Harboro' Rocks

Harboro' Rocks (or Harborough Rocks) is a dolomitic limestone hill near the village of Brassington in the Derbyshire Peak District. The summit is 379 metres (1,243 ft) above sea level with views across to Carsington Water.[1]

Harboro' Rocks
Harborough Rocks
Harboro' Rocks (7872912792).jpg
Harboro' Rocks from the High Peak Trail
Highest point
Elevation379 metres (1,243 ft)
Coordinates53°05′33″N 1°39′11″W / 53.0926°N 1.6530°W / 53.0926; -1.6530Coordinates: 53°05′33″N 1°39′11″W / 53.0926°N 1.6530°W / 53.0926; -1.6530
LocationBrassington, Derbyshire, England
OS gridSK243553
Topo mapOS Explorer OL24
Harboro' Cave entrance
Cave interior at Harboro' Rocks

Harboro' Cave is a natural cavern in the rocks where archaeologists have found evidence of human occupants since the Ice Age. Satirist author Daniel Defoe reported in his book Tour thro' the whole Island of Great Britain (published in 1726) that a poor family of seven was living in the cave. Defoe described how the father was a lead miner and was "lean as a skeleton, pale as a dead corps" but that they "seemed to live very pleasantly".[2][3] The cave is a protected Scheduled Monument.[4] There is a settlement site and chambered cairns nearby.[5]

Former industrial works at Harboro' Rocks

The Golconda lead mine, on the north east side of the hill, was part of the Gell family's Griffe Grange mining liberty, which ran from the summit of Harboro' Rocks to Via Gellia. The mine dates back to the 1700s and the mine shaft is over 100 metres (330 ft) deep. Golconda is a name used for wealthy mines, after the famous Indian Golconda diamond mine. The mine's tunnels enter natural caverns such as the Great Shack. After closing in 1913, the mine was reopened in 1915 to mine baryte until 1953. Furnace-lining bricks have been manufactured from local quartz sand at Harborough brickworks for many years (recently by Hobens Minerals and previously by Swan Ratcliffe).[6][7]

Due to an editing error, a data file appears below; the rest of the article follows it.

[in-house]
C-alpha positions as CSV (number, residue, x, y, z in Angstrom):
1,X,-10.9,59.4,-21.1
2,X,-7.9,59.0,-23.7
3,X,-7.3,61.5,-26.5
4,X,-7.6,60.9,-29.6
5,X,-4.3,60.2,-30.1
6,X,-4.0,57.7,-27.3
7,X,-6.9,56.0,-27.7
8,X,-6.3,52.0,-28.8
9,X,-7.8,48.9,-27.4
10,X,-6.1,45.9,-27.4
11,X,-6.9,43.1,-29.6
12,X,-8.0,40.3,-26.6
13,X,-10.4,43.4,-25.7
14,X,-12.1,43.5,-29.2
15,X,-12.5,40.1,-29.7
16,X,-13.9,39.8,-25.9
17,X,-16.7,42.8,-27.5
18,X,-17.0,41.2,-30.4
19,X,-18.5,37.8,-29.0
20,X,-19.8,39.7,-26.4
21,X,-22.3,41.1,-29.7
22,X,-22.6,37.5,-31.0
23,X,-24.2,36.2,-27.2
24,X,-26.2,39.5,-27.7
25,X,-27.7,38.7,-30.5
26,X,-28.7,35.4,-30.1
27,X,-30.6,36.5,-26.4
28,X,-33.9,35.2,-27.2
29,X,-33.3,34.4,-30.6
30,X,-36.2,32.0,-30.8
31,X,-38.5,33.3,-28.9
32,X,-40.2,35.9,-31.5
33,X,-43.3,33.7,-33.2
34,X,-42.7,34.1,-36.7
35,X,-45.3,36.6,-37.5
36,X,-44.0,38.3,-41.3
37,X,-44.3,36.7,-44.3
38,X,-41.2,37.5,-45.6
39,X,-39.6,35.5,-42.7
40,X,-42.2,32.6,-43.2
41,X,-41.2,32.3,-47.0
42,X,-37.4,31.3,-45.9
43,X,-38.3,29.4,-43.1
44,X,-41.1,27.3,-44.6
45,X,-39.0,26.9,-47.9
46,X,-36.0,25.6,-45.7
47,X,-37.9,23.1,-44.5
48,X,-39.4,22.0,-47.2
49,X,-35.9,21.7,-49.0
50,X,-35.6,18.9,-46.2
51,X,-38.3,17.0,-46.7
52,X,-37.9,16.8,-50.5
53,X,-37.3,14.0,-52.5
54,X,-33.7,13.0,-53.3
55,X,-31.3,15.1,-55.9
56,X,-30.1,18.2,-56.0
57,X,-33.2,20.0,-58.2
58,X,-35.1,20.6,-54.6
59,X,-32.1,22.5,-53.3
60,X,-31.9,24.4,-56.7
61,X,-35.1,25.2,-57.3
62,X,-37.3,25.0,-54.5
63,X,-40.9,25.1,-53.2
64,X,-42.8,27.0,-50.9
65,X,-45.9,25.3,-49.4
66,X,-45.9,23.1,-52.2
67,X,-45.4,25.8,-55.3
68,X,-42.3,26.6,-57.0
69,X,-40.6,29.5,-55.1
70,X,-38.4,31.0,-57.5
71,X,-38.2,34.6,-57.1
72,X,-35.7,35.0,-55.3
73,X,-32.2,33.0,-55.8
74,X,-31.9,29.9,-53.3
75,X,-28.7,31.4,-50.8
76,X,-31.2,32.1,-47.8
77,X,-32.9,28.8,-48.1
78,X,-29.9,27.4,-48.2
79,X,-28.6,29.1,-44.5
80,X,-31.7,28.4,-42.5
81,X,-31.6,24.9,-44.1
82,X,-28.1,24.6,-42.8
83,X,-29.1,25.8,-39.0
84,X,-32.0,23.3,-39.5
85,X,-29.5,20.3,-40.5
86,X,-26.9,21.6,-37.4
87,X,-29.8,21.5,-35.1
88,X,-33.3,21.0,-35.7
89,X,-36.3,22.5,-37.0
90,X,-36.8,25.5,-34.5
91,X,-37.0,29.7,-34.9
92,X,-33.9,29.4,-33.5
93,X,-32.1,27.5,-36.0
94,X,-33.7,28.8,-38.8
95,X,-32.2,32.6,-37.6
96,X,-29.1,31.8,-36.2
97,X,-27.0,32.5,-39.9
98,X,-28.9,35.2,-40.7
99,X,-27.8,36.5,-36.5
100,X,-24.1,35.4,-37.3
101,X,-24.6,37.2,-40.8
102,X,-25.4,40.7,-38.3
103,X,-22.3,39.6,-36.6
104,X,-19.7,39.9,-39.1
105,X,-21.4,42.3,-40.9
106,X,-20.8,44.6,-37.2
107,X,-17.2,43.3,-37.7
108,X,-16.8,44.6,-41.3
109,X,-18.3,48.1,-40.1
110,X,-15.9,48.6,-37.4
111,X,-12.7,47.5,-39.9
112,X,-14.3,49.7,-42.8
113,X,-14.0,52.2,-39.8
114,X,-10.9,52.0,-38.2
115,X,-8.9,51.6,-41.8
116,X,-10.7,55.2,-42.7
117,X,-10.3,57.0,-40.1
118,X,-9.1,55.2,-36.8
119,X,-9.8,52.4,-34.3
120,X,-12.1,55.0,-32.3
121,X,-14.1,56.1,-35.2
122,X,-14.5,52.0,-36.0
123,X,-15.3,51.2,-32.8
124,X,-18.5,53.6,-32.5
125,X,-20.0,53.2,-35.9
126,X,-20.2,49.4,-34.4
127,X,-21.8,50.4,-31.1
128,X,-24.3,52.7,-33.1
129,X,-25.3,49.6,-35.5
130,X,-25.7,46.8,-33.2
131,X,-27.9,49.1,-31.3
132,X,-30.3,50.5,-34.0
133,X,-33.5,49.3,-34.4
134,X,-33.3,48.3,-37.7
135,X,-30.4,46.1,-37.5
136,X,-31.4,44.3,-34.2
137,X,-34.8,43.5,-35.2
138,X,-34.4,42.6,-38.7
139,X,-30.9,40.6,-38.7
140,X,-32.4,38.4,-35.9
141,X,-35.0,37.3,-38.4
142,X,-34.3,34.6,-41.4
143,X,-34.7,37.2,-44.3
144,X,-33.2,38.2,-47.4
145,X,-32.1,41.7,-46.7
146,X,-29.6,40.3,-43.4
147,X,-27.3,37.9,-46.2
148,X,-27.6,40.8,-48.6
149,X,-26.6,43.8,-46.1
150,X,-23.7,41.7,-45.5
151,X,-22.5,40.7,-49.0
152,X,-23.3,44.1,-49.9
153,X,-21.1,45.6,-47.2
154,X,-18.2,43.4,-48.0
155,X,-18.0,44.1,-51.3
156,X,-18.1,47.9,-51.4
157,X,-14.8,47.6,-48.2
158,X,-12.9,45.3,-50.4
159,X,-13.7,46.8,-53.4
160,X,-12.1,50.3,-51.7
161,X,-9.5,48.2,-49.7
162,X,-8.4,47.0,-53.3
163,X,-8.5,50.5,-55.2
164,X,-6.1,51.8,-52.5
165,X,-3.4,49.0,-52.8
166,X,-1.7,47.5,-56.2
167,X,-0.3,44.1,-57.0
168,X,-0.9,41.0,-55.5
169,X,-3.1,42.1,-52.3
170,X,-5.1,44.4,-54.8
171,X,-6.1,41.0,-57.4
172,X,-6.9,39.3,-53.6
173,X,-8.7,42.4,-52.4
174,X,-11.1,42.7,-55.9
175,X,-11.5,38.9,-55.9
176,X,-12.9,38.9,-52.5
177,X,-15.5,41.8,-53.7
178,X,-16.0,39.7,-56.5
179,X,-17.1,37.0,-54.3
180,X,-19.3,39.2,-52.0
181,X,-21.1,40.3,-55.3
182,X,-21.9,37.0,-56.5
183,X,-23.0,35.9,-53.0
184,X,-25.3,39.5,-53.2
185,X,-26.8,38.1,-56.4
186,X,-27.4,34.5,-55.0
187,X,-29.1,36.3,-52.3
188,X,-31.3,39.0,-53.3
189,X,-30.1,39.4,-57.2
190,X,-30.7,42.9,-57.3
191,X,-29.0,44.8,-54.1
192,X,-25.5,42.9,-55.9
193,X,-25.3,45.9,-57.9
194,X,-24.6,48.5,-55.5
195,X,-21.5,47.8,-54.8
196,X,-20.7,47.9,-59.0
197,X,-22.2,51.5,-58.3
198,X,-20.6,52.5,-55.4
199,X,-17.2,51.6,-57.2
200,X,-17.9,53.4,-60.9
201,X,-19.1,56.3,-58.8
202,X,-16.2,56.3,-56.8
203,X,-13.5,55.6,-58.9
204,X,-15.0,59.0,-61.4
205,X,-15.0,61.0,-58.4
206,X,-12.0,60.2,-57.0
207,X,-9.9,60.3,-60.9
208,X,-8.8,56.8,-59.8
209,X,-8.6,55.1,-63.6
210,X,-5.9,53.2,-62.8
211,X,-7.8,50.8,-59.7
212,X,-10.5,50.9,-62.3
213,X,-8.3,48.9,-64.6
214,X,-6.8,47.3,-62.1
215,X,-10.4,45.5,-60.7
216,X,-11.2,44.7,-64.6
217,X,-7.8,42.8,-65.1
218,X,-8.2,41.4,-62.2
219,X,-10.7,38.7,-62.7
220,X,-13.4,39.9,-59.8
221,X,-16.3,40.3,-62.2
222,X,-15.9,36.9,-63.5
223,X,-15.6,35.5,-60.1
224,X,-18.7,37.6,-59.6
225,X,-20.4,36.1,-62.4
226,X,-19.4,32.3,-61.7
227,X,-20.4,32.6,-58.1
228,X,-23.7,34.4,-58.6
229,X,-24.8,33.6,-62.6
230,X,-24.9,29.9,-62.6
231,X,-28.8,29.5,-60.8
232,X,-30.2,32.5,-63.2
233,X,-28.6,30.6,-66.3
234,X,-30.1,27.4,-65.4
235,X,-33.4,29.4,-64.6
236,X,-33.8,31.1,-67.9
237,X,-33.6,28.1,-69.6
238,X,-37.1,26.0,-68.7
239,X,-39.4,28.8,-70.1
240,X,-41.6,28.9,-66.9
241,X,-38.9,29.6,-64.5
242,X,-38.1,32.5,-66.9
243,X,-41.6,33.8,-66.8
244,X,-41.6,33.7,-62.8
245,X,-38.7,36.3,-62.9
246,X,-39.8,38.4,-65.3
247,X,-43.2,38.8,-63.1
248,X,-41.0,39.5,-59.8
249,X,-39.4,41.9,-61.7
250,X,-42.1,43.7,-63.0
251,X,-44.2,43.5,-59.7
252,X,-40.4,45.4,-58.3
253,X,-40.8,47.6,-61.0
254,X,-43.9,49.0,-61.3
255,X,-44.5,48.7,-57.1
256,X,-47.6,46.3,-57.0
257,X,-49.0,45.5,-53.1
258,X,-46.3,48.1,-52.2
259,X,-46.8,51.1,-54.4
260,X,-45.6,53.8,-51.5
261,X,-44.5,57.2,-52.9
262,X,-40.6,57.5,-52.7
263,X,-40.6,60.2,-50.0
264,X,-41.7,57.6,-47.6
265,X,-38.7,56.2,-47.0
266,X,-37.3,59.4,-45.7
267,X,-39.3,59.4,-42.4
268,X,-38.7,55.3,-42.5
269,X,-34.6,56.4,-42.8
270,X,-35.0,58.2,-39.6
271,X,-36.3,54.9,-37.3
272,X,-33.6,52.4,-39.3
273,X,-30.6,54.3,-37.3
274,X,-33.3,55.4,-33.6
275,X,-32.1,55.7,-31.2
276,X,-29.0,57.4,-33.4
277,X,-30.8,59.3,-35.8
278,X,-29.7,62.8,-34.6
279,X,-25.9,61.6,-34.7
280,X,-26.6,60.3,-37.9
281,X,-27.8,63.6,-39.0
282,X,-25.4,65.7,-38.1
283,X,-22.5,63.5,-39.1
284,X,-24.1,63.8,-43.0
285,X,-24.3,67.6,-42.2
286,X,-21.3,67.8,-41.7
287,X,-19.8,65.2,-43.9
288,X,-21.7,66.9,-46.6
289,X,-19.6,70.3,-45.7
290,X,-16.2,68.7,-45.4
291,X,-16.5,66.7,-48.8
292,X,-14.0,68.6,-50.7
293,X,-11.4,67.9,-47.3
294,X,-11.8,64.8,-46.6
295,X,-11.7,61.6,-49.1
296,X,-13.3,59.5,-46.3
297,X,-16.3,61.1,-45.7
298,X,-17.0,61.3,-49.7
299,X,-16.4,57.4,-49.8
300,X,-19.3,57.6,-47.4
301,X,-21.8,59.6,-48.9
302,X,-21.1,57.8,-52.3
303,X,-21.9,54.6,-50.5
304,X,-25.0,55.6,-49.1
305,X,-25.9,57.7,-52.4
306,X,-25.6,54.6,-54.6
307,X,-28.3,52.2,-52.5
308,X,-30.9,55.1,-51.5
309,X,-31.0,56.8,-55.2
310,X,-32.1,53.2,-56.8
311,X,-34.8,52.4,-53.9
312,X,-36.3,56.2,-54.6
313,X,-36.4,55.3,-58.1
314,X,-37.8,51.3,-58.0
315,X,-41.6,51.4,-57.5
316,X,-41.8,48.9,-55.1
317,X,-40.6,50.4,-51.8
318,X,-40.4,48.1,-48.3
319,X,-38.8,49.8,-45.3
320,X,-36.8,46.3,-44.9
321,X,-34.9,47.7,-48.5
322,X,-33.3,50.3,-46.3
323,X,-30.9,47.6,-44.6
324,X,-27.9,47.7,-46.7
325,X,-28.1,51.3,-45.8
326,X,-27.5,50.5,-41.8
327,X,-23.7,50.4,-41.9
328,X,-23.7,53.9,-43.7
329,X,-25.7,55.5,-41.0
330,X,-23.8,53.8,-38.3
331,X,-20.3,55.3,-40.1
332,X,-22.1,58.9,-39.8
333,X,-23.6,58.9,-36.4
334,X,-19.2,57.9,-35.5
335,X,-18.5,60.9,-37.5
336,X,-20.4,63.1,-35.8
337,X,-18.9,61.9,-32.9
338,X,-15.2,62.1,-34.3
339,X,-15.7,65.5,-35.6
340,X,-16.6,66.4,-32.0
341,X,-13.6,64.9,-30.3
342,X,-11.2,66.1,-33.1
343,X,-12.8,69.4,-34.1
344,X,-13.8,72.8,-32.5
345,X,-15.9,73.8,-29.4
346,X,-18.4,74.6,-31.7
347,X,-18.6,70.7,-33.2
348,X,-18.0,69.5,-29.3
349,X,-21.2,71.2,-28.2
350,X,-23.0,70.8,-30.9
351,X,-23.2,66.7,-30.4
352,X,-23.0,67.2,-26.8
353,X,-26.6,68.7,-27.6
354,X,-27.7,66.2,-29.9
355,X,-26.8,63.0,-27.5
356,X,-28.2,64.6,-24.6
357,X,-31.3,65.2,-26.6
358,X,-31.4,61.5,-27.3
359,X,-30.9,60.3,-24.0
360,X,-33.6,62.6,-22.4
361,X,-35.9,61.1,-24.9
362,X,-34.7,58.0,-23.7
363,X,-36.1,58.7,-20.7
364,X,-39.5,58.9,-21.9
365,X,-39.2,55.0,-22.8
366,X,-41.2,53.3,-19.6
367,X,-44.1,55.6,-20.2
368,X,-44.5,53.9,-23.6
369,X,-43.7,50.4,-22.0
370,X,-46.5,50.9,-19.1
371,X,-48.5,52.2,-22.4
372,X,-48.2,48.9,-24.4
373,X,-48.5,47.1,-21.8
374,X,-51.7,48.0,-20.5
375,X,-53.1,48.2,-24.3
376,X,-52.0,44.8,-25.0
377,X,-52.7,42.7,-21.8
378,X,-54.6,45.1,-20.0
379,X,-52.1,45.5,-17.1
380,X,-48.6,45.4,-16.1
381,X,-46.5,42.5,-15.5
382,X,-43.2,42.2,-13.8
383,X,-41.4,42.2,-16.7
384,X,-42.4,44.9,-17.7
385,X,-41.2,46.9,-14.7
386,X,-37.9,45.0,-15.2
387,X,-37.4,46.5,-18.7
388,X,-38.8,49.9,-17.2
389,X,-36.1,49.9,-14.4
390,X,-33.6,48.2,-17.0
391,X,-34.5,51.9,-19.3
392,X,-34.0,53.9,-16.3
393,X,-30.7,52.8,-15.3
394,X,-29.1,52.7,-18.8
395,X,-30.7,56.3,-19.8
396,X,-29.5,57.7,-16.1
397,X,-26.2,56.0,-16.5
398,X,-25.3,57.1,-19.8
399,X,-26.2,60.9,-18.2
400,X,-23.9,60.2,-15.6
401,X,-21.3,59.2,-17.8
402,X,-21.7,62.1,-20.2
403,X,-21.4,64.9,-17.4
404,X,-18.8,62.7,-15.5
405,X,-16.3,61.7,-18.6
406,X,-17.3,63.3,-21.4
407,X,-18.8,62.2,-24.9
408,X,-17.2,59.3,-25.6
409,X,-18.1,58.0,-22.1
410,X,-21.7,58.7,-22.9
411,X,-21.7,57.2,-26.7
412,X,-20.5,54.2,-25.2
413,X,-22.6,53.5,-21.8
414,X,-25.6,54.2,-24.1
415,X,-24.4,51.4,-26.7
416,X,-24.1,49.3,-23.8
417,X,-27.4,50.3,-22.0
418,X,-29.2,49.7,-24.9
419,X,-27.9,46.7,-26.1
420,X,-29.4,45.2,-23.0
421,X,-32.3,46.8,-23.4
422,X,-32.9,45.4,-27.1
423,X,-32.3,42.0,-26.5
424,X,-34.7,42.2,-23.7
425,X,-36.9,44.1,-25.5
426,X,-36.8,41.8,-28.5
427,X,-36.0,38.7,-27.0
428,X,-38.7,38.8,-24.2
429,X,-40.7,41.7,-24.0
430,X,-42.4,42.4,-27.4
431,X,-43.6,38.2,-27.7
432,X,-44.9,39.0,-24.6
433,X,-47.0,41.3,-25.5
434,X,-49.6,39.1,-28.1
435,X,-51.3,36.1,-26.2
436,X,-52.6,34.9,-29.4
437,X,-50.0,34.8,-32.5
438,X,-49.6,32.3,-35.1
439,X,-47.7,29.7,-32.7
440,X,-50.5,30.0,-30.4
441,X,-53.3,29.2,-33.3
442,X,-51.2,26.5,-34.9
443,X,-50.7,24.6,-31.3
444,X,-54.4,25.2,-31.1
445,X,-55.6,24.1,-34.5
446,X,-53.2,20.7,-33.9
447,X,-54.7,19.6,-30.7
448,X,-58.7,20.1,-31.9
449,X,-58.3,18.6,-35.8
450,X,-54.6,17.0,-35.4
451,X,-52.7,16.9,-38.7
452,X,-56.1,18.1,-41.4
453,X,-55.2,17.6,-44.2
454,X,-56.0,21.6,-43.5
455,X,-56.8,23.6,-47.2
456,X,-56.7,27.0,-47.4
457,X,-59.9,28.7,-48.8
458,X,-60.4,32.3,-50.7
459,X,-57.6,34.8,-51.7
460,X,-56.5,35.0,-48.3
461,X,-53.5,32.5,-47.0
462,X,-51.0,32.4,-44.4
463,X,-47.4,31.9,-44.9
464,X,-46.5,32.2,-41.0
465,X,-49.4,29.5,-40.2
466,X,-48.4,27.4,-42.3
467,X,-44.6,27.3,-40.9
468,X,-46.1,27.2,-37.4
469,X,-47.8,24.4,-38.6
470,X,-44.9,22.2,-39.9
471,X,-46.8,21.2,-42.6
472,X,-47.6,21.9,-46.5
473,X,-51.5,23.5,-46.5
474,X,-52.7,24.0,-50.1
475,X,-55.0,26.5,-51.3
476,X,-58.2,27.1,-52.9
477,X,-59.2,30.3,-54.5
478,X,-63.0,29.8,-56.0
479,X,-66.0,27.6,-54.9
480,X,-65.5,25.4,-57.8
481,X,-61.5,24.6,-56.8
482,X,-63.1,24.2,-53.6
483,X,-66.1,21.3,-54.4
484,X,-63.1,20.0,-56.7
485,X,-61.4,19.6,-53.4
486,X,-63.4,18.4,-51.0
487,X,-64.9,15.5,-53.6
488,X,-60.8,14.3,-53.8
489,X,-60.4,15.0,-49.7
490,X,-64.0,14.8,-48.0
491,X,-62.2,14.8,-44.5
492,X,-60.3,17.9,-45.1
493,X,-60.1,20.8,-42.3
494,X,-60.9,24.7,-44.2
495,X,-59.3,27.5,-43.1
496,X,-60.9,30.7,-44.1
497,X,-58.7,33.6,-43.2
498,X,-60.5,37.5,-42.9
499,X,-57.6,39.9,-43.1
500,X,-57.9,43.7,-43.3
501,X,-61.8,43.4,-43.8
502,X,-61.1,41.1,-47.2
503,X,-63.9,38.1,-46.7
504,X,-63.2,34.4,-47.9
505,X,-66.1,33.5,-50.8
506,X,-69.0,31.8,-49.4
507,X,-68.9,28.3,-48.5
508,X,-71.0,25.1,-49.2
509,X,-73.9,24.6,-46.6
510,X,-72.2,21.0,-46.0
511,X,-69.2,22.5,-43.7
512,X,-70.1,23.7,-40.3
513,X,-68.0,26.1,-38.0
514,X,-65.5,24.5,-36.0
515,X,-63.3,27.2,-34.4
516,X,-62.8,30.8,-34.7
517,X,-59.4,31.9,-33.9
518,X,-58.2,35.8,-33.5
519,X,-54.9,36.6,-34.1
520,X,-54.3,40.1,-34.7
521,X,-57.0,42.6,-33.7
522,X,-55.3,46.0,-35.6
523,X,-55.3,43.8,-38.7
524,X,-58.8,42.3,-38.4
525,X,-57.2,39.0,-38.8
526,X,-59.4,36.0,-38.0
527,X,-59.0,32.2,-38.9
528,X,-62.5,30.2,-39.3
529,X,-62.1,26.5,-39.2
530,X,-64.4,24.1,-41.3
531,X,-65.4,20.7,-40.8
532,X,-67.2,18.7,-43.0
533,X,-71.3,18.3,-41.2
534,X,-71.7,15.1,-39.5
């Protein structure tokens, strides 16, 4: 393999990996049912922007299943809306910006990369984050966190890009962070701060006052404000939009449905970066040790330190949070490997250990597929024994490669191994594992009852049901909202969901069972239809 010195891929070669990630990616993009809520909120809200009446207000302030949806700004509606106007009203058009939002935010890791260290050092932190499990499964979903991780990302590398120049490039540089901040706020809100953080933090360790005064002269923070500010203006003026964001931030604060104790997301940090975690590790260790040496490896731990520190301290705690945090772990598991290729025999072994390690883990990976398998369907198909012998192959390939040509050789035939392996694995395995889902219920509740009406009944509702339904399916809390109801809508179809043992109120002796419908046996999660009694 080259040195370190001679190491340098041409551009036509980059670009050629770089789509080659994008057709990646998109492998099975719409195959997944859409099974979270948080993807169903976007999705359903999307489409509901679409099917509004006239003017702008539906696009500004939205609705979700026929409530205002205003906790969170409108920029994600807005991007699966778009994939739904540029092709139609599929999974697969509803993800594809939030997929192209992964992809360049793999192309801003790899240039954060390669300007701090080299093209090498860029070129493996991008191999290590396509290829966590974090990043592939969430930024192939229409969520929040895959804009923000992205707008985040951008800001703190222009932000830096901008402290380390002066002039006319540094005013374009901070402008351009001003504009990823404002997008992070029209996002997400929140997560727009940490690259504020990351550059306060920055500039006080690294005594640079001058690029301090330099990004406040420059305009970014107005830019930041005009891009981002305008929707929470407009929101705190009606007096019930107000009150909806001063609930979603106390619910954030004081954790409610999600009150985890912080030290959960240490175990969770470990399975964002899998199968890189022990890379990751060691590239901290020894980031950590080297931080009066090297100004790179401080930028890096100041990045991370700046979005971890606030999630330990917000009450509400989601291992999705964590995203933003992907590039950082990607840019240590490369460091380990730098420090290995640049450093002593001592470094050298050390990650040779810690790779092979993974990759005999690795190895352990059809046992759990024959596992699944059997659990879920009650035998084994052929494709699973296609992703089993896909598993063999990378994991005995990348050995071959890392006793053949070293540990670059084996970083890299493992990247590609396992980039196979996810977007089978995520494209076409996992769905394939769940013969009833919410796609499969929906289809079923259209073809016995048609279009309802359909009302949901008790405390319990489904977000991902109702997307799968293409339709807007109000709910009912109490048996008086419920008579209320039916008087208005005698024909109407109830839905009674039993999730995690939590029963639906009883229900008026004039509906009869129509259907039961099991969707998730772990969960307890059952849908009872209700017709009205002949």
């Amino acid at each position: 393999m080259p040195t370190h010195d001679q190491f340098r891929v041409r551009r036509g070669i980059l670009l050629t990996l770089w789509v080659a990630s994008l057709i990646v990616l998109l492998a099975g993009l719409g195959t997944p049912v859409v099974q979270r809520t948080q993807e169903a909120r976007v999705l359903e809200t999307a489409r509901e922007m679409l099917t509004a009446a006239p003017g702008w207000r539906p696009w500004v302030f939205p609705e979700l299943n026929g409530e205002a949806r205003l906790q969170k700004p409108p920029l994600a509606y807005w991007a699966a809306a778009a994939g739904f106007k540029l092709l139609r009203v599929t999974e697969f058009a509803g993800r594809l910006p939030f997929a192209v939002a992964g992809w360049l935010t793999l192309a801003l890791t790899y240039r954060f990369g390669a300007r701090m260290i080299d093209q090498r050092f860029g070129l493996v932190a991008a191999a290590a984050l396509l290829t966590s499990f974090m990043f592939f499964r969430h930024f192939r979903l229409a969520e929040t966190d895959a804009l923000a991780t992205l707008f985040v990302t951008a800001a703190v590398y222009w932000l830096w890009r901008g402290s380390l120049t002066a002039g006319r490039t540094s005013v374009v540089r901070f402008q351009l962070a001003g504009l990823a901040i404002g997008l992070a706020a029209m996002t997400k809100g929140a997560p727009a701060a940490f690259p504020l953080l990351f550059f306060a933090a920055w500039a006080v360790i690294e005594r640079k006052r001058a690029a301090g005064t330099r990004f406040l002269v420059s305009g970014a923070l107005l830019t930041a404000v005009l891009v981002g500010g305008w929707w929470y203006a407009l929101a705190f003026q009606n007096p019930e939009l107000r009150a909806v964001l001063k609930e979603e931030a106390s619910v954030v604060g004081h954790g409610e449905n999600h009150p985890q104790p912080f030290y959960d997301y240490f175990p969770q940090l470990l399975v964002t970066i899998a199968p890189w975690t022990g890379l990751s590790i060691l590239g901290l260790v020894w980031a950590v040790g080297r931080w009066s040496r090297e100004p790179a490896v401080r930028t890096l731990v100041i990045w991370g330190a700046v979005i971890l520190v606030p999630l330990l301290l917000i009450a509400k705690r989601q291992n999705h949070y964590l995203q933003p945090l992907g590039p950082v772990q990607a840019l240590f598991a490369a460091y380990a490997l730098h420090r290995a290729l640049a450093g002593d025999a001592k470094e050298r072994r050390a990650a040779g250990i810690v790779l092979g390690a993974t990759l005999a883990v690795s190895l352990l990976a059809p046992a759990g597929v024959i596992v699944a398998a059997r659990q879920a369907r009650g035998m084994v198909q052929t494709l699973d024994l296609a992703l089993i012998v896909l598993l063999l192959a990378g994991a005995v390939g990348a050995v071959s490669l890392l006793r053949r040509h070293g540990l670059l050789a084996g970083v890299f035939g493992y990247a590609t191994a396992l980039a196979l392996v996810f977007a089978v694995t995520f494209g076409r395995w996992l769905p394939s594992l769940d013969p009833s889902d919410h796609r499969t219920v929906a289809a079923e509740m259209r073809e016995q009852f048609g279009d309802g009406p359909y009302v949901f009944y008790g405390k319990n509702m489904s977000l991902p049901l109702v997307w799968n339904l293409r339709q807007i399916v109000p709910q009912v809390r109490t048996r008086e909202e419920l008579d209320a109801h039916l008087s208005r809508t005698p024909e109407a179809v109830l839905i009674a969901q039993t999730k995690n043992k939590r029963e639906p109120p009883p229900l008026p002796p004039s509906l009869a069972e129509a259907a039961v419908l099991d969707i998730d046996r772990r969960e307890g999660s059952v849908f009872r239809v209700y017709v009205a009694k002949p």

Most of the White Peak is a carboniferous limestone plateau.[8] This unusual jagged outcrop of dolomitic limestone offers interesting buttresses, arêtes and pinnacles for rock climbing (and some easy bouldering) with over 100 graded routes.[9]

Nearby Rainster Rocks is another dolomitic limestone crag and is the site of a Romano-British settlement and field system from the 3rd century. The remains include enclosures with walls made of upright boulders (orthostats) and earthwork terraces. Excavations have found pottery fragments, metalwork and coins. The site is a listed ancient Scheduled Monument.[10] Rainster Rocks was also a popular rock climbing location (with over 80 graded routes) and has been climbed for over 100 years. However the landowners have imposed an outright ban on climbing there since 2018.[11]

The land around Harboro' Rocks is designated as "Open Access" land for the public, following the Countryside and Rights of Way Act 2000.[12]

The High Peak Trail and the Midshires Way footpaths follow the same route along the south west side of the hill.[5] The Limestone Way long-distance footpath passes the north west side of the hill.[13]


  1. ^ "Harboro Rocks". Hill Bagging – Database of British and Irish Hills. Retrieved 1 May 2020.
  2. ^ "When Robinson Crusoe Visited Brassington". Brassington Community Website. Retrieved 1 May 2020.
  3. ^ Slack, Ronald (2000). "Lead Miners' Heydey" (PDF). Peak District Mines Historical Society. Retrieved 1 May 2020.
  4. ^ Historic England. "Harboro' Cave (1007044)". National Heritage List for England. Retrieved 1 May 2020.
  5. ^ a b OL24 White Peak area (Map). 1:25000. Explorer. Ordnance Survey. East sheet.
  6. ^ Ford, Trevor; Jones, John (2007). "The Geological Setting of the Mineral Deposits at Brassington and Carsington, Derbyshire" (PDF). Peak District Mines Historical Society. Retrieved 1 May 2020.
  7. ^ Jones, John (2010). "The Golconda Mine Orebody" (PDF). East Midlands Geological Society. Retrieved 1 May 2020.
  8. ^ "The Peak District, Derbyshire | Regional Studies | Limestone landscapes | Geology of Britain | British Geological Survey (BGS)". www.bgs.ac.uk. Retrieved 1 May 2020.
  9. ^ "Harborough Rocks". www.ukclimbing.com. Retrieved 1 May 2020.
  10. ^ Historic England. "Romano-British settlement and field system at Rainster Rocks (1018475)". National Heritage List for England. Retrieved 1 May 2020.
  11. ^ "Brassington (Rainster Rocks)". www.ukclimbing.com. Retrieved 1 May 2020.
  12. ^ "CRoW and Coastal Access Maps". Natural England. Retrieved 1 May 2020.
  13. ^ "Long Distance Walkers Association". www.ldwa.org.uk. Retrieved 1 May 2020.